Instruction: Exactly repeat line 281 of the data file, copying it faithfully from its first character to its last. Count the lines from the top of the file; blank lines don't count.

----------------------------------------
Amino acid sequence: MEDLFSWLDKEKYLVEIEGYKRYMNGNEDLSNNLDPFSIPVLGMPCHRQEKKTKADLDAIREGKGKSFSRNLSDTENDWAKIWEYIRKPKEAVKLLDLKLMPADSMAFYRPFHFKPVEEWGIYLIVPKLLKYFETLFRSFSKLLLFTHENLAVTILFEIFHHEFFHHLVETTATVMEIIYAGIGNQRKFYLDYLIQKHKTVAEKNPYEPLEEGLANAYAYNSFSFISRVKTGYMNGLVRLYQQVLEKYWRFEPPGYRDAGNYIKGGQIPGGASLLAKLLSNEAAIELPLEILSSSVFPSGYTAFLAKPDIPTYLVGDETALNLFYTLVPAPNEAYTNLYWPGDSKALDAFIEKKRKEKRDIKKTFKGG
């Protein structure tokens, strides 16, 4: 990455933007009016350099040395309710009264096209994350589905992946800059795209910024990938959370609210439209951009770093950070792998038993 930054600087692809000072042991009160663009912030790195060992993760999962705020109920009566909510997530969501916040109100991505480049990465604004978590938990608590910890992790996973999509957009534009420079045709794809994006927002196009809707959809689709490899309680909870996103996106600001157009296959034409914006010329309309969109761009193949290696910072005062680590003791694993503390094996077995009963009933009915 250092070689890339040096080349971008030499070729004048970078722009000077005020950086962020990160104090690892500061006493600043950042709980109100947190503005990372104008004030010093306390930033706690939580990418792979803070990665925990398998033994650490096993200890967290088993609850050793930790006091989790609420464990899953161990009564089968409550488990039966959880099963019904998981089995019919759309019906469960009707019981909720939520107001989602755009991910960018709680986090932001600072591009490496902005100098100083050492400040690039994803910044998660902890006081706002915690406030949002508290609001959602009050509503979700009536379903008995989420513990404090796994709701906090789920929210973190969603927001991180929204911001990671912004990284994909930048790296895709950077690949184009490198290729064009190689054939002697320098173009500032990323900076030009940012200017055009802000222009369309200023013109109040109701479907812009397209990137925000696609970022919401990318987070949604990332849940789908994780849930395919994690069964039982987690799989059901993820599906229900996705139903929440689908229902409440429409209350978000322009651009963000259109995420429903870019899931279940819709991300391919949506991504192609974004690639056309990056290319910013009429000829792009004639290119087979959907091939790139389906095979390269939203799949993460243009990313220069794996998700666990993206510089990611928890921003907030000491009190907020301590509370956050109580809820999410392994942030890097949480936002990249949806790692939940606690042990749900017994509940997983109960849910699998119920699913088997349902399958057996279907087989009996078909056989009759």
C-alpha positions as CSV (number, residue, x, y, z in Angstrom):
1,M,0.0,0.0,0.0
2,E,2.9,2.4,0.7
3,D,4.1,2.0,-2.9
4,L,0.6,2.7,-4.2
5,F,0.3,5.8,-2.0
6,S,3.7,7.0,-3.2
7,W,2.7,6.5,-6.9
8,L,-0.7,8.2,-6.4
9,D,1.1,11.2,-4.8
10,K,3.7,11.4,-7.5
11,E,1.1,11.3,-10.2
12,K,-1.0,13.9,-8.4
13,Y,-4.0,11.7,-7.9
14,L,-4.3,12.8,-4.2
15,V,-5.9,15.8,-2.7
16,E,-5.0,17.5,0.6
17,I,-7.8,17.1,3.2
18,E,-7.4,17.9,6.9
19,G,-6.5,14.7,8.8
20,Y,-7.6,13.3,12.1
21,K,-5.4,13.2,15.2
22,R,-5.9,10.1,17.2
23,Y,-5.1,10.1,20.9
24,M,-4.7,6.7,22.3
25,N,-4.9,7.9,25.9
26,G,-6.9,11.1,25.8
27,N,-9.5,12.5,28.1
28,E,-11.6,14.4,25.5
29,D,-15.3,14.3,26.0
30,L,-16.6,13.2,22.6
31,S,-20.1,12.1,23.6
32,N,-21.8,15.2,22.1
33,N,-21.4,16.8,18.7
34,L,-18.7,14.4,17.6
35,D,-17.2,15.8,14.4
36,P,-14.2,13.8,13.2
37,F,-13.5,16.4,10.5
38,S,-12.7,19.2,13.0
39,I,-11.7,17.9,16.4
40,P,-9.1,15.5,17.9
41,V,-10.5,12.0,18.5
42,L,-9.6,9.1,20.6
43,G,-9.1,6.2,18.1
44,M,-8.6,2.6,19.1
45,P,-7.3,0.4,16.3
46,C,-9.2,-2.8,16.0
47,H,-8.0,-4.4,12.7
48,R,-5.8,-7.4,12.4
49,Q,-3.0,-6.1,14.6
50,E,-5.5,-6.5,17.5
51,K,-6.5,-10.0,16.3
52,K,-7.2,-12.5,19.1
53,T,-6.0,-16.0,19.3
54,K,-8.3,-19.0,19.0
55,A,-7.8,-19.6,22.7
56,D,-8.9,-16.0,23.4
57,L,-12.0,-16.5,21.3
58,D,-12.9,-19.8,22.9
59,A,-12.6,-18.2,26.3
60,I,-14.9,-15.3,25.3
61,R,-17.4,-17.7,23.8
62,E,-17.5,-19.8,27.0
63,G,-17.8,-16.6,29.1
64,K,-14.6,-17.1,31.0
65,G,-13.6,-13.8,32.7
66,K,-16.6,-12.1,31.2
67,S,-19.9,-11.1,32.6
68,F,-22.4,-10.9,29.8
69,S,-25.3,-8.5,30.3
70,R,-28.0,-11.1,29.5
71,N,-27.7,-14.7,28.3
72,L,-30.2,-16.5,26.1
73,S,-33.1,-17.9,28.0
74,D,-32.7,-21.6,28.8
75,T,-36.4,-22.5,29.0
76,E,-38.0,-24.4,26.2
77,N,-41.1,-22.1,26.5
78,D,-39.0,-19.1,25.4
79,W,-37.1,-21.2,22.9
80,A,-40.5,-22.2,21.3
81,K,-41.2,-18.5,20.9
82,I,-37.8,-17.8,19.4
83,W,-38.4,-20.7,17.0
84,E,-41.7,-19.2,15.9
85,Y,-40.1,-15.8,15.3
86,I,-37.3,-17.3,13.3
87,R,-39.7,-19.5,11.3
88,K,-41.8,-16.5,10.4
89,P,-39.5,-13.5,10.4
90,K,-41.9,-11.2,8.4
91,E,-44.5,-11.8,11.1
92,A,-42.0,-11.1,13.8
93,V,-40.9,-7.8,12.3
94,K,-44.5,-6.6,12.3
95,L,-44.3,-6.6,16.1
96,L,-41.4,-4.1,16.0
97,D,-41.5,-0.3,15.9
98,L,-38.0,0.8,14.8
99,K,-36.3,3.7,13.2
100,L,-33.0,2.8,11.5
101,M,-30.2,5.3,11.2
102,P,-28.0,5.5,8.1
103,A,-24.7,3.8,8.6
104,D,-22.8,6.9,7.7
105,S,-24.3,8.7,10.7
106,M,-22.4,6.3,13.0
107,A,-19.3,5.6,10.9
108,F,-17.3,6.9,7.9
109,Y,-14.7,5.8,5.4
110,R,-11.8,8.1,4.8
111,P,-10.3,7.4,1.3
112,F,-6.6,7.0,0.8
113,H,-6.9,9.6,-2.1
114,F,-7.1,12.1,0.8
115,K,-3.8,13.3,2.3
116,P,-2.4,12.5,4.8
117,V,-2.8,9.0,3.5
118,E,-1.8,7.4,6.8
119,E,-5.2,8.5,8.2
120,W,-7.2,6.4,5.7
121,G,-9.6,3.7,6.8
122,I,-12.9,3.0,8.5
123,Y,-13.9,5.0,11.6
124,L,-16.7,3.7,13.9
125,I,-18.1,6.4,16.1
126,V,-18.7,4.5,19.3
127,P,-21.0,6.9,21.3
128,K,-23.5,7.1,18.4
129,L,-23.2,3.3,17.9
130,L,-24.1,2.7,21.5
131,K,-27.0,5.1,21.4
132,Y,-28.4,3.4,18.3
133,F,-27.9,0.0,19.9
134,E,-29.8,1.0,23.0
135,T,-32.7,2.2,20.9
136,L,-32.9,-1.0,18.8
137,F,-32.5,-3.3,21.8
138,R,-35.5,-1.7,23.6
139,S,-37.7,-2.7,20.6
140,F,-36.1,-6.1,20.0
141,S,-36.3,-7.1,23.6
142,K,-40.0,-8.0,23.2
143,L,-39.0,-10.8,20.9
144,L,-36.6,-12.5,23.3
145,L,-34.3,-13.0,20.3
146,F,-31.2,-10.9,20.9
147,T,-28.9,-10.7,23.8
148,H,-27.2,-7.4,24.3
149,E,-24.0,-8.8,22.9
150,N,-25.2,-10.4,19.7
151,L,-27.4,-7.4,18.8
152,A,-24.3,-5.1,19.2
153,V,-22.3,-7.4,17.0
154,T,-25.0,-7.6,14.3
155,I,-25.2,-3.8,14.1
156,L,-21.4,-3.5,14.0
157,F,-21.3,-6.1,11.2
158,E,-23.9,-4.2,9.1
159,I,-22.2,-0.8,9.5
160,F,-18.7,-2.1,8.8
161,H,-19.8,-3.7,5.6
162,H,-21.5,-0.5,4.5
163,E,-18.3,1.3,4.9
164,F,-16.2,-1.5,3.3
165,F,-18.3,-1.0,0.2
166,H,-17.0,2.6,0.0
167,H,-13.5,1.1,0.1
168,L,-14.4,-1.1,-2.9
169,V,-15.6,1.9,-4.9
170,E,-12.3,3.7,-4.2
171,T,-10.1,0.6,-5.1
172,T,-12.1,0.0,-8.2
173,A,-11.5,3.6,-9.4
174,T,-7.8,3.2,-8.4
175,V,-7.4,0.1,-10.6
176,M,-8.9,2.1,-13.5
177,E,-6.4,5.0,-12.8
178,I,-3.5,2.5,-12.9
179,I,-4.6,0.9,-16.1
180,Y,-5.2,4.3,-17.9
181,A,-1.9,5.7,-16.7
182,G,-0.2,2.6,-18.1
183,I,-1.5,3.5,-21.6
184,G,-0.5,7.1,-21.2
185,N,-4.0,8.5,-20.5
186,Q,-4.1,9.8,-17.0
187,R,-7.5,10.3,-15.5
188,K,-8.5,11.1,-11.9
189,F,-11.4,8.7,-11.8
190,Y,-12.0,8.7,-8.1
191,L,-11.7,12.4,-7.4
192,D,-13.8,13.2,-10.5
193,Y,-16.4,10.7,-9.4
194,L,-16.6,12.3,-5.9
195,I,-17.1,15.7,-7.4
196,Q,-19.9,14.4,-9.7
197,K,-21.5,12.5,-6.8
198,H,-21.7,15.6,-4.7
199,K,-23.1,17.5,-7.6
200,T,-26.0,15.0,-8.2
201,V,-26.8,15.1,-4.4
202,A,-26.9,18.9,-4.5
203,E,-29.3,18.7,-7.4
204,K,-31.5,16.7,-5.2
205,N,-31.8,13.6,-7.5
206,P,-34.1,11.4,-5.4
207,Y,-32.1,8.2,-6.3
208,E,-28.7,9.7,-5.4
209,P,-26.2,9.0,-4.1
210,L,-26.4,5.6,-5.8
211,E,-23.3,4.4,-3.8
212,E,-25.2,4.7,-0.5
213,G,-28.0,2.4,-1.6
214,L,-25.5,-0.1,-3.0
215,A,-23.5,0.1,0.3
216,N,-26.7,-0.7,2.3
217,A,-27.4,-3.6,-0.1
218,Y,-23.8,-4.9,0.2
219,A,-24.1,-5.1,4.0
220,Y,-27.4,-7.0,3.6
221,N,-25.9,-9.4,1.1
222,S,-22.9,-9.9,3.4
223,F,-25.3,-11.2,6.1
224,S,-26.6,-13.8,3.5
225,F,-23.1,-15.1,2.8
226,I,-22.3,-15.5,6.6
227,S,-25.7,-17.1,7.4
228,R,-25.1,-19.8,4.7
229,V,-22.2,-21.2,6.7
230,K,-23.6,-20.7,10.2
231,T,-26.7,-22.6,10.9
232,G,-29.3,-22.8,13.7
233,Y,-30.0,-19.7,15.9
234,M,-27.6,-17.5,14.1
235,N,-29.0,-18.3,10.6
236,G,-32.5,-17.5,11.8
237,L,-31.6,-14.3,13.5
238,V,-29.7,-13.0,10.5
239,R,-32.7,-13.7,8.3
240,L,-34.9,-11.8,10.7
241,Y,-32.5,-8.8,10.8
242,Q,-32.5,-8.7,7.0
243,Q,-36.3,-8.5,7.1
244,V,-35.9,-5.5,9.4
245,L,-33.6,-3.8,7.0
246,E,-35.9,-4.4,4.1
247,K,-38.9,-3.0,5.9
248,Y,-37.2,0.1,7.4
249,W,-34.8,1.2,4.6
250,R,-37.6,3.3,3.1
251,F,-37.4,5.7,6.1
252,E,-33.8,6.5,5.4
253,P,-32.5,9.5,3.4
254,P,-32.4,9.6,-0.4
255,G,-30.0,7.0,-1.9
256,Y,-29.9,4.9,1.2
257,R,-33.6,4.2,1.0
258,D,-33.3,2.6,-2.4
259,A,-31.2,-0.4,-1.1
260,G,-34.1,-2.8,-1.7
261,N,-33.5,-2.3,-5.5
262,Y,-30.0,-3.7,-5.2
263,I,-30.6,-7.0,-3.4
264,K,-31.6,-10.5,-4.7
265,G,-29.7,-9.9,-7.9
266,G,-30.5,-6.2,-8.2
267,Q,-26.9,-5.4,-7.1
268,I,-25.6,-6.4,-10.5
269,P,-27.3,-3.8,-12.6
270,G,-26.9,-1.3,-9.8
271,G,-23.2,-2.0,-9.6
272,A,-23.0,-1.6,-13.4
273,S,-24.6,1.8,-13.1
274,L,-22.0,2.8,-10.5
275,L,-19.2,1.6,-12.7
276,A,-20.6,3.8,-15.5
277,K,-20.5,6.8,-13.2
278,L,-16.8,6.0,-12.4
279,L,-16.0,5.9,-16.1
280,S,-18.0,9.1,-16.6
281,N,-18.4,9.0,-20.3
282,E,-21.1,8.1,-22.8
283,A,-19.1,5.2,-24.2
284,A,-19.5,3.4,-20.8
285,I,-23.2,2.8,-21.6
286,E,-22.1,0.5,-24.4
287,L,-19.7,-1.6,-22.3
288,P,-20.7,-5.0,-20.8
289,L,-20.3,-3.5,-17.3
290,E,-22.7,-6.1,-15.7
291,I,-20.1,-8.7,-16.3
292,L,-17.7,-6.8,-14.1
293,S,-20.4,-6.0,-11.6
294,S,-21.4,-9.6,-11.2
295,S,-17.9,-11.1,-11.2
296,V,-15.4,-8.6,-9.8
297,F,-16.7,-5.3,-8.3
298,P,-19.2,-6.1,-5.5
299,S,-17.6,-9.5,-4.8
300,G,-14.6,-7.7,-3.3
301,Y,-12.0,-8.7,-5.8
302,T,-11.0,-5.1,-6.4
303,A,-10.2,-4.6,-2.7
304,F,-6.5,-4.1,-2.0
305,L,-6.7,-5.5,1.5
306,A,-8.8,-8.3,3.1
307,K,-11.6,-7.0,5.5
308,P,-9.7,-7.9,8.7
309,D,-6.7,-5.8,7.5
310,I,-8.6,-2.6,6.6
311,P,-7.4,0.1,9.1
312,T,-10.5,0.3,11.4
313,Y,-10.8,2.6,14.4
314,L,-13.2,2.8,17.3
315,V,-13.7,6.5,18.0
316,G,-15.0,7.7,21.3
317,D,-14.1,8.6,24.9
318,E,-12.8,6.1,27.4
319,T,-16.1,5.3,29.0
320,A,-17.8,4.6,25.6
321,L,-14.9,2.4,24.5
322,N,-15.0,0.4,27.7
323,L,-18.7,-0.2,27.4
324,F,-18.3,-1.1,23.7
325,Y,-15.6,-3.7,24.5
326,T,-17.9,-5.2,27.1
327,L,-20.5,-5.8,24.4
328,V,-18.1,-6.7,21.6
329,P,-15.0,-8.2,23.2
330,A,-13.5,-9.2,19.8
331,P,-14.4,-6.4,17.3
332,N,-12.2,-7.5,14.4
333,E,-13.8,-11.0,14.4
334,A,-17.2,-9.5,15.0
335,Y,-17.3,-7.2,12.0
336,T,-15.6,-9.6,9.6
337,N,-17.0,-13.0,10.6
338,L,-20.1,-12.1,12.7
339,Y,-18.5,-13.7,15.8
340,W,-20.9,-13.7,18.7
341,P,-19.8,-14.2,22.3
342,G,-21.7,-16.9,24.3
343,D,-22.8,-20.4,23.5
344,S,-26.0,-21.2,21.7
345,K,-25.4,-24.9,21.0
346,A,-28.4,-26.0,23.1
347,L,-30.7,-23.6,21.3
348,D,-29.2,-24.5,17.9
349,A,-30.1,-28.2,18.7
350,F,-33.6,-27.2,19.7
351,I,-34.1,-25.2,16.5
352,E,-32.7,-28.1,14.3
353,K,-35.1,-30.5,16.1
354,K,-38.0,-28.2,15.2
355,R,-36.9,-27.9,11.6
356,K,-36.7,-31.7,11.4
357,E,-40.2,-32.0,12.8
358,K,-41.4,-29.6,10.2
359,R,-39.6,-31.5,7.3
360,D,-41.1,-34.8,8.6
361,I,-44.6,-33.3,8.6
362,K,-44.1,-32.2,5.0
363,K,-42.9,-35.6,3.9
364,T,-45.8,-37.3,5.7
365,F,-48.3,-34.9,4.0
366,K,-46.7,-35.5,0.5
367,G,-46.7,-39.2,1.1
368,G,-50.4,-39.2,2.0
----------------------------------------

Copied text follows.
278,L,-16.8,6.0,-12.4